Malai Boti Roll Inspired by Hot N Spicy Karachi

If you’re from Karachi, you know that I don’t exaggerate when I pronounce that the Hot N Spicy Chutney Roll is the ultimate street food. My holidays in Karachi are incomplete without Hot N Spicy or Red Apple’s Malai boti roll with its juicy chicken and soft but flaky puri paratha. It’s the best curbside pickup!

My version of this famous chutney/malai paratha roll comes SO close. If you close your eyes, ask Alexa to play some Coke Studio, it might just be the original thing. In my recipe, I did my best to simplify the process down to the core pieces–tender and moist chicken with that bbq smoke, the soft, slightly crisp puri paratha and the insanely easy chutney mayo dip. Puri paratha is inevitably a labor of love– frying in too hot an oil and it will crisp up like papad. On the other hand, frying on low heat and it will result in a puri paratha that is too greasy.

Chicken Roll with Flaky and Soft Puri Paratha

TIPS for Puri Paratha

    1. Atta Brand: Unlike other recipes, my instructions do NOT call for kneading the dough endlessly. This is because the type of atta I use is very fine. I use the “Aashirvaad” brand that is widely available in any South Asian grocery store.
    2. Kneading the dough: More than kneading, the dough kneads a good rest for 10-15 minutes to help the glutens relax. I first bring the dough together and let it rest for 10 minutes. After that initial resting time, I knead the dough for 5 minutes, then allow it to rest for another 5 minutes. After the final rest, I knead the dough for only 2 minutes. With each resting time, you’ll notice that your dough keeps softening.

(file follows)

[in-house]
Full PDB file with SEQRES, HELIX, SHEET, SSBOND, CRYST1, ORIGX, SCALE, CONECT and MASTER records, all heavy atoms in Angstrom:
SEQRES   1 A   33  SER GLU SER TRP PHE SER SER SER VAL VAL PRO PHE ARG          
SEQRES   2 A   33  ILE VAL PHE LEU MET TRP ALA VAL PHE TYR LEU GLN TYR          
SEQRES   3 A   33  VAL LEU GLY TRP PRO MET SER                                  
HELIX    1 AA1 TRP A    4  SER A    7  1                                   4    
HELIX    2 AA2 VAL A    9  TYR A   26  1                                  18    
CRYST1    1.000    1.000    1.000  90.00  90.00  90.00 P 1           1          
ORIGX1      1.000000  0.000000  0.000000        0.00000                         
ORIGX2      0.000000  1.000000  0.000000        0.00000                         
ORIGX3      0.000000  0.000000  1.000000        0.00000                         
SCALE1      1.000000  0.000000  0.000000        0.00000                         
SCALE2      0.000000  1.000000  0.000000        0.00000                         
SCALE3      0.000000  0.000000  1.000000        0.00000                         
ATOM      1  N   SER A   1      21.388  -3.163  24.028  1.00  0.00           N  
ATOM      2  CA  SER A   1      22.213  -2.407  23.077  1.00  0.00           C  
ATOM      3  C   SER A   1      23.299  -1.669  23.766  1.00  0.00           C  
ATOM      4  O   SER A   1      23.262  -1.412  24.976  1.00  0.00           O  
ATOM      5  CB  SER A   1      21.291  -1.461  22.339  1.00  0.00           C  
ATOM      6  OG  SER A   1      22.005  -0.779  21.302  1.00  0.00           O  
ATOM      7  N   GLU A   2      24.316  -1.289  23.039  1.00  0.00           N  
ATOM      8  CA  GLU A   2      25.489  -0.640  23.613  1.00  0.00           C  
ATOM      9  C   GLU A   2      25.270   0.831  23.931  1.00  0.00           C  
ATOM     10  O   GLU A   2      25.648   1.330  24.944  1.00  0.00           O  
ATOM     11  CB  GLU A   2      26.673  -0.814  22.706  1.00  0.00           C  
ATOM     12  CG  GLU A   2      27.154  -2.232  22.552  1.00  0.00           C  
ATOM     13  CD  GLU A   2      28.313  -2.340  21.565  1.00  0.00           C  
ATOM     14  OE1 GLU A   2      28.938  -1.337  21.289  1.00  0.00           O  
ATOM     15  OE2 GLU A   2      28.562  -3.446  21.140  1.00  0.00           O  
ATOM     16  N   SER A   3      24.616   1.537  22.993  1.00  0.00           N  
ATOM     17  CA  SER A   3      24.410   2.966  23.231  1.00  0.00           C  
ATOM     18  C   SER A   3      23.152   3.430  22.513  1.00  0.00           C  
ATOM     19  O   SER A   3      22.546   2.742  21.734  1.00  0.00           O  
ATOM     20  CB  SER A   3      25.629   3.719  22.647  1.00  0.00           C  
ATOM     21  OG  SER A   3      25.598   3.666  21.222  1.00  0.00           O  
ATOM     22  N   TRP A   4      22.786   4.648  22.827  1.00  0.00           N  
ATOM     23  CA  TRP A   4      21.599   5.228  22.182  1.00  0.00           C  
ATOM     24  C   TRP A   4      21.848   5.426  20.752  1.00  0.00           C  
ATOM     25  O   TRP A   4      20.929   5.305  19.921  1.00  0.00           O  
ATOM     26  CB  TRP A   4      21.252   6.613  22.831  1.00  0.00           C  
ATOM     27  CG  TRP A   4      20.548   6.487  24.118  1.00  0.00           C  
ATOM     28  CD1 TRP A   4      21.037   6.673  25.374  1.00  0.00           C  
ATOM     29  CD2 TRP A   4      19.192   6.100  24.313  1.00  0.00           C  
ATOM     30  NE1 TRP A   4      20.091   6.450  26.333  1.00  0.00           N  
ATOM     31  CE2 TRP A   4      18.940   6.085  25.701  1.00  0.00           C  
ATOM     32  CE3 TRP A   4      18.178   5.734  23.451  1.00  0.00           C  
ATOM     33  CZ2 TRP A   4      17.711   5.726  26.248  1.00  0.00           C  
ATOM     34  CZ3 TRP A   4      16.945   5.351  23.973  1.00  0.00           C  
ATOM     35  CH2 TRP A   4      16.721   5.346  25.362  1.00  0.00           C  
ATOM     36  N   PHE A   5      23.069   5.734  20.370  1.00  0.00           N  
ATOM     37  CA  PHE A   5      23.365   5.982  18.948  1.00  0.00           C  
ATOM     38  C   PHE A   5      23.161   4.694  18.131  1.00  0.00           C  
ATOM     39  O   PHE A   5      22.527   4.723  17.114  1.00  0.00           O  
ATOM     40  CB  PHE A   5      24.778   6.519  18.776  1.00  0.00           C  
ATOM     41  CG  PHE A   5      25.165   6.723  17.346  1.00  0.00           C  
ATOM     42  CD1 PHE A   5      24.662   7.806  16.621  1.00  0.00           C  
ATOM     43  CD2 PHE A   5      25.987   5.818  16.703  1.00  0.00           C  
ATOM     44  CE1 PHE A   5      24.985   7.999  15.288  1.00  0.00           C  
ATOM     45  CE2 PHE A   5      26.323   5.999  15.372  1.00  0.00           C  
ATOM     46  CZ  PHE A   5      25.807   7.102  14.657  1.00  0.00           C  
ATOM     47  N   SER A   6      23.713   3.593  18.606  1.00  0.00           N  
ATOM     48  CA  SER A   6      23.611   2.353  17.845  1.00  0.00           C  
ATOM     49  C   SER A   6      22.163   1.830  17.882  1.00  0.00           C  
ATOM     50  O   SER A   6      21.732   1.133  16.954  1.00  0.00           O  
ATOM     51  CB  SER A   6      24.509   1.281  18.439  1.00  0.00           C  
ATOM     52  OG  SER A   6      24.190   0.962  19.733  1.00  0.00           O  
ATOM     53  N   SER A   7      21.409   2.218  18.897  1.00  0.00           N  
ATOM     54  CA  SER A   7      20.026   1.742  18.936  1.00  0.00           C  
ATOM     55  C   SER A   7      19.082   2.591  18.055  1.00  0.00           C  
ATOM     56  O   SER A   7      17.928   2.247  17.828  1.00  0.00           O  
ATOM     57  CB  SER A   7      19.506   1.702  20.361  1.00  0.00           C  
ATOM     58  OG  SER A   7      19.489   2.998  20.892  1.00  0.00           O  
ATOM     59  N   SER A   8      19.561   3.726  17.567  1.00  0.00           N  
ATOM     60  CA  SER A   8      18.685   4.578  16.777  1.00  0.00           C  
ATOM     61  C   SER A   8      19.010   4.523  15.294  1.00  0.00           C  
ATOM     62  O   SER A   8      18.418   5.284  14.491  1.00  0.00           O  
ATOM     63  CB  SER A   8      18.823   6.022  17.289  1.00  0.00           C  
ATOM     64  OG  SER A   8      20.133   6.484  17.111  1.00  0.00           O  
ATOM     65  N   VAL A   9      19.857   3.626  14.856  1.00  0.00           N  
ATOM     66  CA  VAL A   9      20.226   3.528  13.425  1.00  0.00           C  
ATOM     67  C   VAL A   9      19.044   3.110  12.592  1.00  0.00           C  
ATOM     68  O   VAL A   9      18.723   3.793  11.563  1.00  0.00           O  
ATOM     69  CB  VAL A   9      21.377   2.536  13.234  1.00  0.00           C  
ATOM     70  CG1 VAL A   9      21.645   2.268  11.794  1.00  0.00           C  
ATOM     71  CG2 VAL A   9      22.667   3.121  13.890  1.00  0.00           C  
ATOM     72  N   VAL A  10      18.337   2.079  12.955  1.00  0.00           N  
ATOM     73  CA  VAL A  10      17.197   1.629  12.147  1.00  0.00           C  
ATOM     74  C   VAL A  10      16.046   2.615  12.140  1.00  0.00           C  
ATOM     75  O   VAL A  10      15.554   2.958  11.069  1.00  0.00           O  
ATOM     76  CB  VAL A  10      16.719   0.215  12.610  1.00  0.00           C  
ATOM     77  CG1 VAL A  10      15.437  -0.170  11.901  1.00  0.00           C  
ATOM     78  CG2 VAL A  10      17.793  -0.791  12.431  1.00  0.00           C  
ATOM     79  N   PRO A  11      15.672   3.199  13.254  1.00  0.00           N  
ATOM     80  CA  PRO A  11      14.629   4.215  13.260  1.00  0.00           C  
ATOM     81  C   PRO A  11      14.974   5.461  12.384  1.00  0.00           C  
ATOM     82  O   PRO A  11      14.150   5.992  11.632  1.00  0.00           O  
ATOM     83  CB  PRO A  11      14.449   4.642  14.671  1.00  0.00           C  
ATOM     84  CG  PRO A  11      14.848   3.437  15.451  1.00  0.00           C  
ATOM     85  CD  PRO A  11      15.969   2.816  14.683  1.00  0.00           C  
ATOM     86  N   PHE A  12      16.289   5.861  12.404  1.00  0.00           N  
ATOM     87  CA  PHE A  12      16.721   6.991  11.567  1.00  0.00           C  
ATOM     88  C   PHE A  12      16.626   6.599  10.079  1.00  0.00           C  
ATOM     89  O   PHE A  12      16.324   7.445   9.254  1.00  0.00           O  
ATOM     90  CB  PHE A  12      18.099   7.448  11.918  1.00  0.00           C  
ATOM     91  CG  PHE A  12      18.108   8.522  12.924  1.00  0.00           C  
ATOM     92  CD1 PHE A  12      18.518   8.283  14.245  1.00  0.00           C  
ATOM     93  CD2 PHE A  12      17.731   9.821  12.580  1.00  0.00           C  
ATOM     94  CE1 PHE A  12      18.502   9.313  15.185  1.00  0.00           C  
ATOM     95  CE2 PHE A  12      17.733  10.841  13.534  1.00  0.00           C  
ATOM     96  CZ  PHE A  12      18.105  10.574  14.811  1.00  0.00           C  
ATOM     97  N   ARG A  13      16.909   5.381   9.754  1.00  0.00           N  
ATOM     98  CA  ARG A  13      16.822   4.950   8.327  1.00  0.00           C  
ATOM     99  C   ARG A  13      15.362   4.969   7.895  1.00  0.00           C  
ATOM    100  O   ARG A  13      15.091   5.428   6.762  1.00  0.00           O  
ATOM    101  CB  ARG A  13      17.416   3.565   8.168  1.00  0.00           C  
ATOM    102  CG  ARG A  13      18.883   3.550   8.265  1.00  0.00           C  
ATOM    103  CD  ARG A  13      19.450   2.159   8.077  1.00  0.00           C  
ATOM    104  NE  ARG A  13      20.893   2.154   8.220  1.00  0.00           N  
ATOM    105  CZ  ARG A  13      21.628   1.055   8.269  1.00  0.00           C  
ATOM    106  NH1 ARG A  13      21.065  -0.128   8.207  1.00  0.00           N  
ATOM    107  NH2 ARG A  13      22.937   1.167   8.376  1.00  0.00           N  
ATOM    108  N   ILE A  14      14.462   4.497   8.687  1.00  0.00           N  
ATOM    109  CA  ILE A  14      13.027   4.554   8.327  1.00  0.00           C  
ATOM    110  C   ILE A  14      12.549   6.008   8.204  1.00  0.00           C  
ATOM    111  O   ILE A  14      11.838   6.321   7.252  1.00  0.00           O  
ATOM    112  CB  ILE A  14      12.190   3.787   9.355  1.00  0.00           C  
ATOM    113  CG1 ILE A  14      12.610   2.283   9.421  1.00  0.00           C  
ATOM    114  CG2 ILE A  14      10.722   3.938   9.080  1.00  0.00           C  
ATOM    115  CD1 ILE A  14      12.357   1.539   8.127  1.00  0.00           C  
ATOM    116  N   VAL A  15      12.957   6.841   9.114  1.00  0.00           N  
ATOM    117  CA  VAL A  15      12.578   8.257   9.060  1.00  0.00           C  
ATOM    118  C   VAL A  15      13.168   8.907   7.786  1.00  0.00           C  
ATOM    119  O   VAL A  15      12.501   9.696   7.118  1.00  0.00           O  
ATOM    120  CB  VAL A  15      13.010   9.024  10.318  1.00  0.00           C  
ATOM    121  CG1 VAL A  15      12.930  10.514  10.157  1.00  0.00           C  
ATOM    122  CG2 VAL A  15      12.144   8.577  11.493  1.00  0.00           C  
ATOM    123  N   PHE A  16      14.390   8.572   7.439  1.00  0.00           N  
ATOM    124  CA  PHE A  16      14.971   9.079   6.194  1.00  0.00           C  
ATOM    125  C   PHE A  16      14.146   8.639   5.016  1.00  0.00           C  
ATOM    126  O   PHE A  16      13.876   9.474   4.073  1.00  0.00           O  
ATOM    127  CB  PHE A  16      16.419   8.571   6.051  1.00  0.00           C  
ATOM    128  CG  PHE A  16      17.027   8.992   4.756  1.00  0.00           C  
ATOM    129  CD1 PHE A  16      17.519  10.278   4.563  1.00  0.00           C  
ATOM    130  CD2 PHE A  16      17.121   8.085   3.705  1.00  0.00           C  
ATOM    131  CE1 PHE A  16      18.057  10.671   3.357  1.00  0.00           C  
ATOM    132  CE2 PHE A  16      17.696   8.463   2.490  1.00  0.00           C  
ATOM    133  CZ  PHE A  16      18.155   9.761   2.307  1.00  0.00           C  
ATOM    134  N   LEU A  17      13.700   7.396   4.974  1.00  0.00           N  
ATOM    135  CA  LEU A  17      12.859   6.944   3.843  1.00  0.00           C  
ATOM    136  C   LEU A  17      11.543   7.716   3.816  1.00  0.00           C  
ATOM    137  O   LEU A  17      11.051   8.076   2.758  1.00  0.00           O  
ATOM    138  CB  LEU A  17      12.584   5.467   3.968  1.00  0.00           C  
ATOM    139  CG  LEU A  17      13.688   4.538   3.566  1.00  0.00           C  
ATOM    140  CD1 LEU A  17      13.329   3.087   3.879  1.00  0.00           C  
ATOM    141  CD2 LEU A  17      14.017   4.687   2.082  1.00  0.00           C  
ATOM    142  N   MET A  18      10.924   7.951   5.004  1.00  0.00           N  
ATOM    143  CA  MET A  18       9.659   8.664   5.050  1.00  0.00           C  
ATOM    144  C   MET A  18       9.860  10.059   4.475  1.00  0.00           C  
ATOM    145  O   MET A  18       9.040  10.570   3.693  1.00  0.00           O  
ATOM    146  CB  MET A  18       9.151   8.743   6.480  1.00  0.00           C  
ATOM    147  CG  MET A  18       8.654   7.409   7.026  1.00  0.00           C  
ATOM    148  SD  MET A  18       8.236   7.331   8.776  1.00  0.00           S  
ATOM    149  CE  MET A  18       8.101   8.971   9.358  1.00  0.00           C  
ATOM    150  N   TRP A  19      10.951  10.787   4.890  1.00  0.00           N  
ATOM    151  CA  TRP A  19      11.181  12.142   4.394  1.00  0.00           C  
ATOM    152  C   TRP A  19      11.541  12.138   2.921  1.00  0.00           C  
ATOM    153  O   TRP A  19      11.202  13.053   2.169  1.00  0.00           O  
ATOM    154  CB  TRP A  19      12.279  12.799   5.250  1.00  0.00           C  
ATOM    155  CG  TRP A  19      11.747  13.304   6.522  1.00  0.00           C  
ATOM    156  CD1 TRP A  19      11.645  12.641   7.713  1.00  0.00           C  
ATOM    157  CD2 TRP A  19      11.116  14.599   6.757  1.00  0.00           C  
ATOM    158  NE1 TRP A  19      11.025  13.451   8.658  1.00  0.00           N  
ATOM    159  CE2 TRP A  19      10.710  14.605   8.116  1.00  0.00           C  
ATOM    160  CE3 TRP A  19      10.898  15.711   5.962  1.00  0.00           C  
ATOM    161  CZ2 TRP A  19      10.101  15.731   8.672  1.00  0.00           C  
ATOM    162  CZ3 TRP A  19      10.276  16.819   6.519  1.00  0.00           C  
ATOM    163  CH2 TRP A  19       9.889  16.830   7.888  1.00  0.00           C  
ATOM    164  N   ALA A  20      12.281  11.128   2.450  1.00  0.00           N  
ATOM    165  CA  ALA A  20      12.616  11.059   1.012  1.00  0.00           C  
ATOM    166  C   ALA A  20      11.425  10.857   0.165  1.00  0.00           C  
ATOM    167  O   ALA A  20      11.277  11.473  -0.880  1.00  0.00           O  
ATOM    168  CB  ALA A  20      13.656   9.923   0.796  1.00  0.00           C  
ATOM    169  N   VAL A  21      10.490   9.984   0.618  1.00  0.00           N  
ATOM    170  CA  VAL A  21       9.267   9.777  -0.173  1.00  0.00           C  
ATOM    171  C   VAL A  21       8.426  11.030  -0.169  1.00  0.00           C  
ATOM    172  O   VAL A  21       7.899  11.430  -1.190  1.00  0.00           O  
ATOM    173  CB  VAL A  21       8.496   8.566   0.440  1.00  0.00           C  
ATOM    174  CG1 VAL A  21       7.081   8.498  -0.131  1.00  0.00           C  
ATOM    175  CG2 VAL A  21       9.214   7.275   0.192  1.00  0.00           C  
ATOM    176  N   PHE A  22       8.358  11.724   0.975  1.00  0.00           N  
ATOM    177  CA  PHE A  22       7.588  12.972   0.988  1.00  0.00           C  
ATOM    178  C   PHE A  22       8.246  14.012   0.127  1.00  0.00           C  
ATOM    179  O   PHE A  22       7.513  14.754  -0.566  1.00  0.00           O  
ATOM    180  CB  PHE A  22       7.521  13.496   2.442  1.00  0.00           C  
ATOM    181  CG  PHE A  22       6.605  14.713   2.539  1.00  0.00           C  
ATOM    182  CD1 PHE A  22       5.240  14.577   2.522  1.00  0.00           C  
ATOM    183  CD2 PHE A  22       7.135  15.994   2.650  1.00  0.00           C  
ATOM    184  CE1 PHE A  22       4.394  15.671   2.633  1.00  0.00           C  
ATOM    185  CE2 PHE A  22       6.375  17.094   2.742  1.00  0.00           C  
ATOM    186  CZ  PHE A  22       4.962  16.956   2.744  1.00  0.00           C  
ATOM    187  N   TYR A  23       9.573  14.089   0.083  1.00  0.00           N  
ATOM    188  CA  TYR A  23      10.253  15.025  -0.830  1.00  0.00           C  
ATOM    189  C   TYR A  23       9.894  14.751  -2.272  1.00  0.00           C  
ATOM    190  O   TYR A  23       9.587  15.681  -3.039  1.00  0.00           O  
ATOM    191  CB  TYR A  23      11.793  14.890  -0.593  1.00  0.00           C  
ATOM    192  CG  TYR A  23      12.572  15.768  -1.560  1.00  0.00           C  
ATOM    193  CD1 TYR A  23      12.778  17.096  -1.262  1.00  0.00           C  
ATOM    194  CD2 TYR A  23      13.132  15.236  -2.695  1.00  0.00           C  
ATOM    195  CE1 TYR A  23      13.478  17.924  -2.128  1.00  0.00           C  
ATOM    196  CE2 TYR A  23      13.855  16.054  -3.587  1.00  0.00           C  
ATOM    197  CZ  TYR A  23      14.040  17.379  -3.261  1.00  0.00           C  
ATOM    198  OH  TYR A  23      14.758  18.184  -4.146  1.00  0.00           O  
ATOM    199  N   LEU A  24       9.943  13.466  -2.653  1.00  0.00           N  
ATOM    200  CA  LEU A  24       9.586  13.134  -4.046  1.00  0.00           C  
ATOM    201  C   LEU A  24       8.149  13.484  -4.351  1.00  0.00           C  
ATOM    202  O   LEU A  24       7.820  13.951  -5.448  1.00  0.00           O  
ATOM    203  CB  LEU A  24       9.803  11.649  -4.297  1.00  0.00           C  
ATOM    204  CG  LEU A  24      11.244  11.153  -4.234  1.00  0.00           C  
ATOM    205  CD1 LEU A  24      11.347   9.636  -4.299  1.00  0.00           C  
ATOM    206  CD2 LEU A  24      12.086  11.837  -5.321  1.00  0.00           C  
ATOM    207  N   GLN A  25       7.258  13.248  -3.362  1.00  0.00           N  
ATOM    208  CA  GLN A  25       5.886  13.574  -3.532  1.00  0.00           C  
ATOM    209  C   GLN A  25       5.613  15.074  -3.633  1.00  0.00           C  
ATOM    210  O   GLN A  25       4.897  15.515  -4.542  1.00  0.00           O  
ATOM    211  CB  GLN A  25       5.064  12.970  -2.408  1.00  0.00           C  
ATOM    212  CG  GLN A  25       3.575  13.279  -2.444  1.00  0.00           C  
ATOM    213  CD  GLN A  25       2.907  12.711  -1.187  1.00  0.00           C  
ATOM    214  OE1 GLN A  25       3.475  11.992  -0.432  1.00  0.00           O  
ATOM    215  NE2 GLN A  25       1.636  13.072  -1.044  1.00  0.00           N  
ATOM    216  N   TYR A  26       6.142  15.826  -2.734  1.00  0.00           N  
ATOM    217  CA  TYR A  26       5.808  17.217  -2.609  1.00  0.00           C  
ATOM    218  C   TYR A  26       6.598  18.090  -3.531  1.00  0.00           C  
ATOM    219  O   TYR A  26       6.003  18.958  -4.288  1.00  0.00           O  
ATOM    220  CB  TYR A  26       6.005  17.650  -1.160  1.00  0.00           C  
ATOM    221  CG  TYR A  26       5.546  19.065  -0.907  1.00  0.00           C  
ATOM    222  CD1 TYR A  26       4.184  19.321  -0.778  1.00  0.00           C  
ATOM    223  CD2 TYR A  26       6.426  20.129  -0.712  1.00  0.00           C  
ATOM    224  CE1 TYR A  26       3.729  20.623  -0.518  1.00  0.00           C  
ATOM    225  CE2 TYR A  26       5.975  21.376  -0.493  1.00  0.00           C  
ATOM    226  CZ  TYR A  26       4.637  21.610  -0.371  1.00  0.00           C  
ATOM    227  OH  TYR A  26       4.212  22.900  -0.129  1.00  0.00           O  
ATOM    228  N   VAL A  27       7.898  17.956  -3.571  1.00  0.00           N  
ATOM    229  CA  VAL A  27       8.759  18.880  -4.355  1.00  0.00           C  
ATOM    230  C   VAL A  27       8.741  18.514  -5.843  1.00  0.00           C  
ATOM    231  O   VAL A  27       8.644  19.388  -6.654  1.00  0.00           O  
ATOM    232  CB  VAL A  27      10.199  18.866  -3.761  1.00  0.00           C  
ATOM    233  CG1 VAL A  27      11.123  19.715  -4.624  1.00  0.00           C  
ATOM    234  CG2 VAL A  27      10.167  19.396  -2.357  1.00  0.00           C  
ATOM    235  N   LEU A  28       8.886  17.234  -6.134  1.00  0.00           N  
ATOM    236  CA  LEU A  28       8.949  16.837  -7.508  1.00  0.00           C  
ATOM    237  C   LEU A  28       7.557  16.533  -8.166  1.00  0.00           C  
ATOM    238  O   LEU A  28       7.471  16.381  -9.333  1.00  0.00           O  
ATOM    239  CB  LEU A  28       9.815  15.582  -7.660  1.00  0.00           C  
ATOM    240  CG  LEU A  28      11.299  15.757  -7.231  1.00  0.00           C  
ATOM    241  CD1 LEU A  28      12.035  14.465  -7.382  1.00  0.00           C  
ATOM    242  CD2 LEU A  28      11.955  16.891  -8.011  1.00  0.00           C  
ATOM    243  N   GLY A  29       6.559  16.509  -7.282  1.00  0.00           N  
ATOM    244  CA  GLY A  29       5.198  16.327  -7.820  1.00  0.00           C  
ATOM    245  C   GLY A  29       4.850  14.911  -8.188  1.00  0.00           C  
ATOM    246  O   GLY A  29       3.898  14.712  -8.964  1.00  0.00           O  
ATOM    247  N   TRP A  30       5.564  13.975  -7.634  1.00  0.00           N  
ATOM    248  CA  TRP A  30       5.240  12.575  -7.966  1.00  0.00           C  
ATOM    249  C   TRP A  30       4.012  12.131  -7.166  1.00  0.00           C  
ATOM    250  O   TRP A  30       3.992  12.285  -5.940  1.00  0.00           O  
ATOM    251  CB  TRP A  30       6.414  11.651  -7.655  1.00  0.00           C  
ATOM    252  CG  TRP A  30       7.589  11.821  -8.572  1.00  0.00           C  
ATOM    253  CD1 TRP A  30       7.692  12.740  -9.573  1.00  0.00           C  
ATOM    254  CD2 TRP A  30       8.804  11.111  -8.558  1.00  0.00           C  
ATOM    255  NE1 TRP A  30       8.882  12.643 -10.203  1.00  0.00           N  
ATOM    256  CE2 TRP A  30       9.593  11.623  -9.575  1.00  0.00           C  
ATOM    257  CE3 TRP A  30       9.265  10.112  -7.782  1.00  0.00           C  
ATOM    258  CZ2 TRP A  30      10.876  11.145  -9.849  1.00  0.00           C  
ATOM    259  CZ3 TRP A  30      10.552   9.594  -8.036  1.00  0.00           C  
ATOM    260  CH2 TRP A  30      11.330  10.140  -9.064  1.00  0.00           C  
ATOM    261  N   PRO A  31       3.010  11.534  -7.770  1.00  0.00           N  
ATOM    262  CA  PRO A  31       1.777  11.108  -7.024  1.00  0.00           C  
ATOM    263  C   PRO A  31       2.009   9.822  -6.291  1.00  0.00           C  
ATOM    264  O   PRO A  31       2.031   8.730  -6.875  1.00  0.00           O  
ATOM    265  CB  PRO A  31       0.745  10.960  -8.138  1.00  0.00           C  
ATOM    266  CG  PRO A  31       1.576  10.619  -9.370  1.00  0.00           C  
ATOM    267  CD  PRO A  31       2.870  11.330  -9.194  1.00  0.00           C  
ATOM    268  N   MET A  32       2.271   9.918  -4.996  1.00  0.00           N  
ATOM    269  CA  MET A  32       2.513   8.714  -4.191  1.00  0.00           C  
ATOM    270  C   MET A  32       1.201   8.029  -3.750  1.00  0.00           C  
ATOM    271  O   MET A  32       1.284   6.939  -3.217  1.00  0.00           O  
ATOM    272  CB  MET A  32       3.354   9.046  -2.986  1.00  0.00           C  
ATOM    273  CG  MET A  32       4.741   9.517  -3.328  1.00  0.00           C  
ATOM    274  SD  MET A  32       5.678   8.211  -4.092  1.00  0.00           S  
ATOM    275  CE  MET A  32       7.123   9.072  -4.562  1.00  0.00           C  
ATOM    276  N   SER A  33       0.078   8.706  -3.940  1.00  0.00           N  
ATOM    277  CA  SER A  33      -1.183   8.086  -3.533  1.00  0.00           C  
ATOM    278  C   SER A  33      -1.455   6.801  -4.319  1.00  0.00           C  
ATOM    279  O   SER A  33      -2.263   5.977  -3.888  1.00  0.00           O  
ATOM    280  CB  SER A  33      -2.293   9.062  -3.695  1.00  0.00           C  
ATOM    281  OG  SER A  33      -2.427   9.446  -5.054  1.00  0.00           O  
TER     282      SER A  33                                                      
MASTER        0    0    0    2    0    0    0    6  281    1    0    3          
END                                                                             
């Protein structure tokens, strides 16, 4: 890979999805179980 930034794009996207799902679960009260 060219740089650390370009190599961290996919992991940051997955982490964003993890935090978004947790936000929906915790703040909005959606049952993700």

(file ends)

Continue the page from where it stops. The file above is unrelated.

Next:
3. Saanth: Saanth is a paste that’s made with fat and flour to layer the puri paratha. The logic here is similar to that of parathas where you smear ghee over the paratha and roll it up. Both are used to create flakiness. Many recipes call for adding an egg (or egg white) to the saanth, but I find that unnecessary because simply making a paste of oil and flour makes the puri paratha soft and flaky.
    4. Holes: Unlike regular puris/Kachoris where you want the dough to fluff up, puri paratha should have a more or less paratha thickness. Therefore, it’s very important to 1) not roll out the dough too thin and 2) make some holes in the dough to allow the steam to escape while the puri paratha is frying. I make life easier for myself and just use my finger to poke some holes.
    5. Oil Temperature: This is arguably the MOST important step in making the perfect puri paratha that is flaky but still remains soft. I have experimented with different temps and concluded that the best temperature is HOT! I crank up the heat to medium high and let the oil get really hot almost to smoking point; as soon as the paratha hits the pan, it should sizzle immediately and come to the surface within 3-5 seconds. The hot oil not only ensures that the paratha does not overcook (think too crispy parathas that taste like papad) but also adds a lovely golden brown hue. Making puri paratha will take some practice and if its any consolation, the first paratha can sometimes be the sacrificial lamb as the oil temperature is adjusting.

      Chicken Malai Boti Roll Like Hot N Spicy

      Hot N Spicy's Malai Chutney Roll is the ultimate Street Food! In my recipe, I break down the steps and show you that you CAN make the famous chutney malai rolls in YOUR kitchen!
      Prep Time30 mins
      Cook Time30 mins
      Course: Main Course
      Cuisine: Pakistani
      Keyword: chutney roll, hot n spicy